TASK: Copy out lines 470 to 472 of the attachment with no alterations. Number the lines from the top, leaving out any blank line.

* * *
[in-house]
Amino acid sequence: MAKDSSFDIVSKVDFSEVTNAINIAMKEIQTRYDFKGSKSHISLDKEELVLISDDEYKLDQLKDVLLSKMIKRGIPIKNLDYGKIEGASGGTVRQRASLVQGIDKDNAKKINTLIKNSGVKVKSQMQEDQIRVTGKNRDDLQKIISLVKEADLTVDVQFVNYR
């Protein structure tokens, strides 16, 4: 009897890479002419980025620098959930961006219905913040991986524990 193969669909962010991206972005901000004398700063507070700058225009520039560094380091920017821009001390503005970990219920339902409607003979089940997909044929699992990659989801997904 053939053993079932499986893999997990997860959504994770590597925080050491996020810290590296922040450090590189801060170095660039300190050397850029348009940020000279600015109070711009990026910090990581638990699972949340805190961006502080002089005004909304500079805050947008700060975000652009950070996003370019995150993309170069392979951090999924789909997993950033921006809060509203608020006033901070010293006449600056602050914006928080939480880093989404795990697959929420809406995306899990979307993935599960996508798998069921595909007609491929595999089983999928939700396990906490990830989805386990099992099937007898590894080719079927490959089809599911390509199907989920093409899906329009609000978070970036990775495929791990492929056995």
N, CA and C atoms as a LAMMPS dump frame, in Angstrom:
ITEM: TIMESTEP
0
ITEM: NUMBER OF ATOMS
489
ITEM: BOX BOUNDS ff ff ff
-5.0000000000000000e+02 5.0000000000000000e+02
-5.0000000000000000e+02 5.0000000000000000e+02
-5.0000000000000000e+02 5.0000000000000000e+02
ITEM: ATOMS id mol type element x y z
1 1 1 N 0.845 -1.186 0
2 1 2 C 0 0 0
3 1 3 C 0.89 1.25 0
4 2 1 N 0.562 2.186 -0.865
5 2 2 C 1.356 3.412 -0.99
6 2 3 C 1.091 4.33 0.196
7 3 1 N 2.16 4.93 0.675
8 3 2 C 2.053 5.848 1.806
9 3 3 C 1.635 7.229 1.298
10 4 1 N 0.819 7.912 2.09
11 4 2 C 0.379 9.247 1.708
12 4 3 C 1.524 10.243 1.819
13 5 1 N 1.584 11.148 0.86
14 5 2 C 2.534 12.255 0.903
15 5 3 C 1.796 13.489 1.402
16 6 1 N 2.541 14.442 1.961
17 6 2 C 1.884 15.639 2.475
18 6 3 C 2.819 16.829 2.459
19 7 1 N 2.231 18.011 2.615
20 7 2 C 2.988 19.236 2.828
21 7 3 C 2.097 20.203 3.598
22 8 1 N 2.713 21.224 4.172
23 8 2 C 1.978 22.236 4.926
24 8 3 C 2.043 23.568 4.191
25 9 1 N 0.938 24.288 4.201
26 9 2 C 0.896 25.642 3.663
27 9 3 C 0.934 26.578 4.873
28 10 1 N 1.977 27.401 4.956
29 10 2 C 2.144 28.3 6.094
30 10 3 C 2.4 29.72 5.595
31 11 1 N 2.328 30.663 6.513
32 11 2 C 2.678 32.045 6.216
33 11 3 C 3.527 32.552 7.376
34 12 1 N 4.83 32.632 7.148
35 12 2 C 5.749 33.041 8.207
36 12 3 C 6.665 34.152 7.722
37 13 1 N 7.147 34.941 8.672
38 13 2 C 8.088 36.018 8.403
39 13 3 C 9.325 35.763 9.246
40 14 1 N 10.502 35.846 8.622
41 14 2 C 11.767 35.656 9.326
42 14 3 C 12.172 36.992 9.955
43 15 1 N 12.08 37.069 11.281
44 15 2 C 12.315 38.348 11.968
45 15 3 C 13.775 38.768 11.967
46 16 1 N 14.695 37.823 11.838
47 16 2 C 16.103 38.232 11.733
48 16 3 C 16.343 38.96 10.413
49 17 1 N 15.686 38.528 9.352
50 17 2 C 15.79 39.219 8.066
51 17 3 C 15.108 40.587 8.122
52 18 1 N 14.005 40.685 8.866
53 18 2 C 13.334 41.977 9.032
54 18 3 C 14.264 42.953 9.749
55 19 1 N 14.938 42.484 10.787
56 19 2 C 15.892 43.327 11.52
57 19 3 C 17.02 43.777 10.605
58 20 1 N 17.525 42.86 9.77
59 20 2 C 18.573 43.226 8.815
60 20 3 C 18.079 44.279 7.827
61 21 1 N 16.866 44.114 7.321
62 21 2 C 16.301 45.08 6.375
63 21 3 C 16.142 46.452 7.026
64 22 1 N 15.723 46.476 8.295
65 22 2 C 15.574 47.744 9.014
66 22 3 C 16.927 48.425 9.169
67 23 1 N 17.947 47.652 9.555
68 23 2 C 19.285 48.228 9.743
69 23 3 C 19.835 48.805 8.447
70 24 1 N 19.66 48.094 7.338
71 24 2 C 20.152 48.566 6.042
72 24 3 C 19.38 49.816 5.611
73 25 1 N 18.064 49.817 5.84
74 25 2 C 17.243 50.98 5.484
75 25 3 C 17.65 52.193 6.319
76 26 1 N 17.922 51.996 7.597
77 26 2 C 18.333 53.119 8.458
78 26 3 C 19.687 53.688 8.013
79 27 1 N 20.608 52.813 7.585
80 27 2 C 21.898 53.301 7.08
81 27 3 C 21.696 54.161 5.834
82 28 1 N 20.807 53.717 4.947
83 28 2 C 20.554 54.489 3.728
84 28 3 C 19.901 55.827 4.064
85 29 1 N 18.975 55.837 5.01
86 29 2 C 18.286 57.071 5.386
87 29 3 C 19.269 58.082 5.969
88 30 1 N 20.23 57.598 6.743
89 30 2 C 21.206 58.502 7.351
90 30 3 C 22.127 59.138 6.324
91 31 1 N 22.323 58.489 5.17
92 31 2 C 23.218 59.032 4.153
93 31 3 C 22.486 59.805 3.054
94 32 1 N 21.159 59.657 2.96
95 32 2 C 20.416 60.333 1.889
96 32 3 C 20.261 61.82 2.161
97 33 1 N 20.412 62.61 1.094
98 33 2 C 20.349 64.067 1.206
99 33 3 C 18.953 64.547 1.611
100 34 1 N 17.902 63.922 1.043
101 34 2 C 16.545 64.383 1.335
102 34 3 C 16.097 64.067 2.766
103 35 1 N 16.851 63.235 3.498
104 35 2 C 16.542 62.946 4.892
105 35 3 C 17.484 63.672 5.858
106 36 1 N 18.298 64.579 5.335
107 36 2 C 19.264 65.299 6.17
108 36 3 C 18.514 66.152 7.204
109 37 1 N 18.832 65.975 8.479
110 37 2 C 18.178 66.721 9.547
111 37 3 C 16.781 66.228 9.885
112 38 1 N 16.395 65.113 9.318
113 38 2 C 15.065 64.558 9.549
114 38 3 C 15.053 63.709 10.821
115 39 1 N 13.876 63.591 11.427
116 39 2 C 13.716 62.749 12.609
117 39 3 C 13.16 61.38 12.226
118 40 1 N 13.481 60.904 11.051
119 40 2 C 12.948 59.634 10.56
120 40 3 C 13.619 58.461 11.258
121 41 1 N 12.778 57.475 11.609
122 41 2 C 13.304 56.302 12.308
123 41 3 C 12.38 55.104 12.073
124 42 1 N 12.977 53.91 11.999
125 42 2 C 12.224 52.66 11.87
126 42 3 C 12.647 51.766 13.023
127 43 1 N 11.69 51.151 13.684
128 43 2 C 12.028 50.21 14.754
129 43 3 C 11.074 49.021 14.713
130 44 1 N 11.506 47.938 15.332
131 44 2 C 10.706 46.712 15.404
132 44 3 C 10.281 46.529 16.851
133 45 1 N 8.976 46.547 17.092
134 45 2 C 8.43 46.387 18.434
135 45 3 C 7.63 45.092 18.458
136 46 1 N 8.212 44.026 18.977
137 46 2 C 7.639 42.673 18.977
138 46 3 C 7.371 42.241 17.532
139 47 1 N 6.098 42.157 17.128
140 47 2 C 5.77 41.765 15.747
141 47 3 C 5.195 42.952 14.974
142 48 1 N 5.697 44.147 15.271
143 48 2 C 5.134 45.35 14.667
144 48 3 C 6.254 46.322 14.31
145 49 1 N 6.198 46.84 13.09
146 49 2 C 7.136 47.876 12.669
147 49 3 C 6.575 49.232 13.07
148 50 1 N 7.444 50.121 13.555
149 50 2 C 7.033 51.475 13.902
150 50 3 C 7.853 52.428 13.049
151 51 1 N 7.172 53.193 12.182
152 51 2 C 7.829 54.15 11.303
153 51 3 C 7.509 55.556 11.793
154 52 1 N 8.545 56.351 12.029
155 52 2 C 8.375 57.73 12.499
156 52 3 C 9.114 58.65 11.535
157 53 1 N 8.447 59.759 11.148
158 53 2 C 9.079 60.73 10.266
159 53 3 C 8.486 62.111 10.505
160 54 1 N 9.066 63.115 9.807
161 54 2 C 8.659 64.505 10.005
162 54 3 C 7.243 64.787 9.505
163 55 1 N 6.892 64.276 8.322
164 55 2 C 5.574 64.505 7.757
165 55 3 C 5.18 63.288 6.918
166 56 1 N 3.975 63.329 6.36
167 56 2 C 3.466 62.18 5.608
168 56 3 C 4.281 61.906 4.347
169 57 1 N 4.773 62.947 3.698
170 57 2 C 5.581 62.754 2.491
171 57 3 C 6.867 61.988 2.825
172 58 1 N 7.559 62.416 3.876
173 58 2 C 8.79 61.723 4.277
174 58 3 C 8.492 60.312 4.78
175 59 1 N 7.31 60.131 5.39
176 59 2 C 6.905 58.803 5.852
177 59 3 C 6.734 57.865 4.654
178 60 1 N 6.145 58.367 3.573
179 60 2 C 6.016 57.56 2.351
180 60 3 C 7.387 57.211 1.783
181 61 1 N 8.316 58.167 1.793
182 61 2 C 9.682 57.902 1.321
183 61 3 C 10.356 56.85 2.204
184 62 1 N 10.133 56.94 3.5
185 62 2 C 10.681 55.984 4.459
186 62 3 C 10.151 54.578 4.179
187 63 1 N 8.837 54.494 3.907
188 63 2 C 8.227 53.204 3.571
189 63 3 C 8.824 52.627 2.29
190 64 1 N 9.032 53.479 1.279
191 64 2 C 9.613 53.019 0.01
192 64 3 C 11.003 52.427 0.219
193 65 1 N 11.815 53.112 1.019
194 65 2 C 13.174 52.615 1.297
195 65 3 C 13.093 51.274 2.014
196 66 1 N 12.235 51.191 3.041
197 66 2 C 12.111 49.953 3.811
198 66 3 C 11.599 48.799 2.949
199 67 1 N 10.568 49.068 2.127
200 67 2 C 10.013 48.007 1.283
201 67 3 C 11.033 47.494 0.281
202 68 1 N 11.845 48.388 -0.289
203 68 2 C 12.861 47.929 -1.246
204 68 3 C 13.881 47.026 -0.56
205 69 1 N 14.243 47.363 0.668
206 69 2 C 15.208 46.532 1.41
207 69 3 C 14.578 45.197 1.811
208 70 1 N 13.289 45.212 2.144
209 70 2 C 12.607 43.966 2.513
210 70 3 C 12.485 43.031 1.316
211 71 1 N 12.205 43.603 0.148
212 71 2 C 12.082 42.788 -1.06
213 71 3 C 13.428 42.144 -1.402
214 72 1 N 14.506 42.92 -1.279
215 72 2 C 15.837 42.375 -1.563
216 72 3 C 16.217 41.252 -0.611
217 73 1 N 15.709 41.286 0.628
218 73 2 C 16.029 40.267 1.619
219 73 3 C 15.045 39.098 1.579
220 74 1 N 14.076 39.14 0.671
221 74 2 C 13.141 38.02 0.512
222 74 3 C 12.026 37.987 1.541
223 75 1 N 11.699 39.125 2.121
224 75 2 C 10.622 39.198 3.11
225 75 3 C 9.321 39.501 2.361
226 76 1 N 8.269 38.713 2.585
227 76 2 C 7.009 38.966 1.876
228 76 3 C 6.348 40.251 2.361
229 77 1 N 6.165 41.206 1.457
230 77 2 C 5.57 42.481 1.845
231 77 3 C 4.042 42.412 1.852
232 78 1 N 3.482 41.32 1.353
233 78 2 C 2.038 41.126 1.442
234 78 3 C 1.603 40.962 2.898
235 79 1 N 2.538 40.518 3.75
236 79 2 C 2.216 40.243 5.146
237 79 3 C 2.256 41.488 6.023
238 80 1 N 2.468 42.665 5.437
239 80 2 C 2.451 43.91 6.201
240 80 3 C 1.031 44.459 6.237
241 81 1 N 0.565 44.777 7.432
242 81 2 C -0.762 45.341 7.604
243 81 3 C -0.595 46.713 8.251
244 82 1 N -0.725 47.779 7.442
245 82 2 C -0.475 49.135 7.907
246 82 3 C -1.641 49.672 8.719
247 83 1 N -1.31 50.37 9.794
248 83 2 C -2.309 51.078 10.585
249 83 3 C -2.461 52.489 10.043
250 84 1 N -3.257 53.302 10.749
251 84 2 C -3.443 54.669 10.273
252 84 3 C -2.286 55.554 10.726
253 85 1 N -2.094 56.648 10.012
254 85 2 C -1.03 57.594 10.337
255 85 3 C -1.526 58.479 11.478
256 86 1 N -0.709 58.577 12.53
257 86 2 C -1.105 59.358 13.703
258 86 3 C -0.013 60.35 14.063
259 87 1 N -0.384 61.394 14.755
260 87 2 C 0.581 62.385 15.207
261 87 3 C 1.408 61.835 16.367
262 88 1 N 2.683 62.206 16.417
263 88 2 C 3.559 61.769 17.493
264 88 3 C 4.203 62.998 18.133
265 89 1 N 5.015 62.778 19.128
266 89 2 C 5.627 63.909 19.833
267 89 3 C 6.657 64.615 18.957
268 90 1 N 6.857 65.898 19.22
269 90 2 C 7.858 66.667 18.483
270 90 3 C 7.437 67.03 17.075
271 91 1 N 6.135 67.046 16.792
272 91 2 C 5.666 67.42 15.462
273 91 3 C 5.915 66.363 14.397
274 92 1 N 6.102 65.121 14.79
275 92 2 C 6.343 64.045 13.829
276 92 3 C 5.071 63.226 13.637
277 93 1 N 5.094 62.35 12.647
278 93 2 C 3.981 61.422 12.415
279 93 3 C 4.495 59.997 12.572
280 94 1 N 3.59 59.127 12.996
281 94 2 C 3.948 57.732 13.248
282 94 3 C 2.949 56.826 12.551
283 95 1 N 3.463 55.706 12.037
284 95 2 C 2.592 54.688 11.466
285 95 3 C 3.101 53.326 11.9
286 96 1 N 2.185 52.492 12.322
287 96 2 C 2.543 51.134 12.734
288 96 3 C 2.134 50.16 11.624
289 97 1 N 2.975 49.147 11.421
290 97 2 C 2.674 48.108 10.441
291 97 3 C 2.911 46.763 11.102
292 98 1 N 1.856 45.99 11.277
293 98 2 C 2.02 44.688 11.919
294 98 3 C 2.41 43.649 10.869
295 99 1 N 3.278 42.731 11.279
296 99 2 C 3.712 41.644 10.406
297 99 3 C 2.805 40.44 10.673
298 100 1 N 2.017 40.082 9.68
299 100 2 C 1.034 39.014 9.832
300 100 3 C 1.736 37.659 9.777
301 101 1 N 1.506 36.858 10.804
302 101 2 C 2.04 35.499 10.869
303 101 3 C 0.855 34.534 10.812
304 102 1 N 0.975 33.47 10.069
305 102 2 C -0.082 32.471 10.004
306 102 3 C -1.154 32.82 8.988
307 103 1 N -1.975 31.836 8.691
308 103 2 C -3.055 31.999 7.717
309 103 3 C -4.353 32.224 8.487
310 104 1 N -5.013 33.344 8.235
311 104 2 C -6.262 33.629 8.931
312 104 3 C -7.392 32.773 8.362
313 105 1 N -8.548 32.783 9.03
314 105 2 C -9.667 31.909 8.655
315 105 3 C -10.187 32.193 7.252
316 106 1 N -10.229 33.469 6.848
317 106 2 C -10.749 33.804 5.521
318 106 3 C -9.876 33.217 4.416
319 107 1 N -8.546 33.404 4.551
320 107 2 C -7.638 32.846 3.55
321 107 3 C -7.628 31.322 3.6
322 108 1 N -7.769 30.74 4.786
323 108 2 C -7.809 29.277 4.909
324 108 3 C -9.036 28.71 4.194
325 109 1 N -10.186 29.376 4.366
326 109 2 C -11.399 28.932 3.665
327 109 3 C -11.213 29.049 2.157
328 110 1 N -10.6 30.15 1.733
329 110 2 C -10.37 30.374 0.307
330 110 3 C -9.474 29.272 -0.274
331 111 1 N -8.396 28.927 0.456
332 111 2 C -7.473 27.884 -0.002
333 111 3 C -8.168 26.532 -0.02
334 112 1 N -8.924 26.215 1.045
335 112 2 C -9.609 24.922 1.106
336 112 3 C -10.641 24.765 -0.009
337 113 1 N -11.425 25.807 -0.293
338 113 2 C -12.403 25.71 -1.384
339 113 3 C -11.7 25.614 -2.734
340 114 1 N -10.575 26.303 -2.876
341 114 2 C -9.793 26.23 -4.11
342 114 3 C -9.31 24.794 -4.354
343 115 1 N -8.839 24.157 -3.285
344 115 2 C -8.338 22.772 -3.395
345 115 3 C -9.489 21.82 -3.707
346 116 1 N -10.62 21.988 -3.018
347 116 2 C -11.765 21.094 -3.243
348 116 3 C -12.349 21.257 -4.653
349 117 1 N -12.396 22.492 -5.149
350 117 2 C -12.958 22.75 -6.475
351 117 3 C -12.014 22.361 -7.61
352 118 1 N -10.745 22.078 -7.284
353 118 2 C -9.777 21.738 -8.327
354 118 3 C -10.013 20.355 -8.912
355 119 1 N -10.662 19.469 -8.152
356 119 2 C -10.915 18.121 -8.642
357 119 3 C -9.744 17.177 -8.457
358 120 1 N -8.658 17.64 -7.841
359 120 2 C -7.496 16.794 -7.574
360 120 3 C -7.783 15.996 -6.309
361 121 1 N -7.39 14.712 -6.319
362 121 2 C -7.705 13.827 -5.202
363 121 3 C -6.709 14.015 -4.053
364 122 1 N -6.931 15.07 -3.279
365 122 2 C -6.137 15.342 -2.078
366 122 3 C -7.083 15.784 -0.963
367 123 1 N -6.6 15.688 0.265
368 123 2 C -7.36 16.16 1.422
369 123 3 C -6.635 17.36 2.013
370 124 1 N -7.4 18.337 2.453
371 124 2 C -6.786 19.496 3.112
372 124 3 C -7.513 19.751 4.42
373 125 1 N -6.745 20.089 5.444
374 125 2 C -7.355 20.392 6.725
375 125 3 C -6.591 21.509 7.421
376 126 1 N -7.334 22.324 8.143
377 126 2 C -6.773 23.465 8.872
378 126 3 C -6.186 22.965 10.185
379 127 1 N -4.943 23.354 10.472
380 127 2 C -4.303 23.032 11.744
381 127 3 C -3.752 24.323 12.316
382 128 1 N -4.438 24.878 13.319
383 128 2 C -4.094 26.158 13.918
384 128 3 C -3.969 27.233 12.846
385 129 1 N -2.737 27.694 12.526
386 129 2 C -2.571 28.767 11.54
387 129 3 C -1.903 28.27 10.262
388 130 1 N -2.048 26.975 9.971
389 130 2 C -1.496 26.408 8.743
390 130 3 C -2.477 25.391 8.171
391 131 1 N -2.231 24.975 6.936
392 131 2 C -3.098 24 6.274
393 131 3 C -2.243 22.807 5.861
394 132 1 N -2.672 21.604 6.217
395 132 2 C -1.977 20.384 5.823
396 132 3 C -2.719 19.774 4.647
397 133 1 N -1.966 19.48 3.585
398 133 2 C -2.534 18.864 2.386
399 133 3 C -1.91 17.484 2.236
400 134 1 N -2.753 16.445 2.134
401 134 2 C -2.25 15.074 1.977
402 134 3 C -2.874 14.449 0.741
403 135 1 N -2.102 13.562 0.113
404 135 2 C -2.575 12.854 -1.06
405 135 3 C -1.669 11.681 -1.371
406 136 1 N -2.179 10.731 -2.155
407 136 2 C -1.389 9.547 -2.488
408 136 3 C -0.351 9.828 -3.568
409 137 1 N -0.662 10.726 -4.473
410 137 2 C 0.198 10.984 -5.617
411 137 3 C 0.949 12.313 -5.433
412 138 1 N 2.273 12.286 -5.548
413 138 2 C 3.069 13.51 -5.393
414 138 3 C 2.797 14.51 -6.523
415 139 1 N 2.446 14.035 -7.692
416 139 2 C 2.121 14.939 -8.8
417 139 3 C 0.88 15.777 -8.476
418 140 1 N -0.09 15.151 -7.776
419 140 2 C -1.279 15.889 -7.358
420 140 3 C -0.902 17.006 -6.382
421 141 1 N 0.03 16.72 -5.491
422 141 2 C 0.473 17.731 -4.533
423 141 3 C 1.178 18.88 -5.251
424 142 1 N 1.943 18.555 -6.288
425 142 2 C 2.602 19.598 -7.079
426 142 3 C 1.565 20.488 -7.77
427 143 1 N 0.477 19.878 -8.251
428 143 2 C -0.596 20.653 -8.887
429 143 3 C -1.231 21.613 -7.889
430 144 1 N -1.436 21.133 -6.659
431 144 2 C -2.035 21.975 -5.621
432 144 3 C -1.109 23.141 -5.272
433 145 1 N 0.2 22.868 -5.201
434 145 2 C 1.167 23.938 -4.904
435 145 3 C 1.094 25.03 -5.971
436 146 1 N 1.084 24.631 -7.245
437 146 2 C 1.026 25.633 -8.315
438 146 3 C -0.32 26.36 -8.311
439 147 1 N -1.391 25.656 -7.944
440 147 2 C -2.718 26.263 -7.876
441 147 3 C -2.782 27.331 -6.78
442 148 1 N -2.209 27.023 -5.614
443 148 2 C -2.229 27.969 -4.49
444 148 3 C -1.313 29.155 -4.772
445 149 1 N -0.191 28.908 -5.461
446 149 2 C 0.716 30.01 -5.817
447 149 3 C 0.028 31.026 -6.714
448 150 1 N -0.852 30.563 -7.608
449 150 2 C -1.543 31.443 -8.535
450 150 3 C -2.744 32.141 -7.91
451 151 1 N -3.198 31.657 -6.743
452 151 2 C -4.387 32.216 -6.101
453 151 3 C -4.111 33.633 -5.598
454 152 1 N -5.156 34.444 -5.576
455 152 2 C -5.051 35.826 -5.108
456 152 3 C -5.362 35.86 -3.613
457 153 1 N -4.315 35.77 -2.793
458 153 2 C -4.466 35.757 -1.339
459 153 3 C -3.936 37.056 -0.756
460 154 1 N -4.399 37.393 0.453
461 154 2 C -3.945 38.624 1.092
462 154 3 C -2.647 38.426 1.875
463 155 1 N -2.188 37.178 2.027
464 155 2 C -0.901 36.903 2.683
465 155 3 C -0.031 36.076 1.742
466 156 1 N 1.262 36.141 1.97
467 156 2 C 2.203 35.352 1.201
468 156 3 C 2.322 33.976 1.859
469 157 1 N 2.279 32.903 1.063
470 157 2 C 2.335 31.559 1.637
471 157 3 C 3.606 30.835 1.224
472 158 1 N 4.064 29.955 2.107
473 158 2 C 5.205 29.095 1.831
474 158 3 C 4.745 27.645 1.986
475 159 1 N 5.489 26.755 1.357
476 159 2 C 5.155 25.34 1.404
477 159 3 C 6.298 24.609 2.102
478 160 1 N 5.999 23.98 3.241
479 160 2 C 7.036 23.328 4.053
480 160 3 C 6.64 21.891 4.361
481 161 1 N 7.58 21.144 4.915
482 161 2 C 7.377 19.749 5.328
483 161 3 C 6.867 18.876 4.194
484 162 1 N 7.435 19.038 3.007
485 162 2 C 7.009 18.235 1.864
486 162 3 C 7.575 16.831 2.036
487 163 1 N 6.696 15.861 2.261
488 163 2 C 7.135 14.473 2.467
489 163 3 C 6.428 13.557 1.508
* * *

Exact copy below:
457 153 1 N -4.315 35.77 -2.793
458 153 2 C -4.466 35.757 -1.339
459 153 3 C -3.936 37.056 -0.756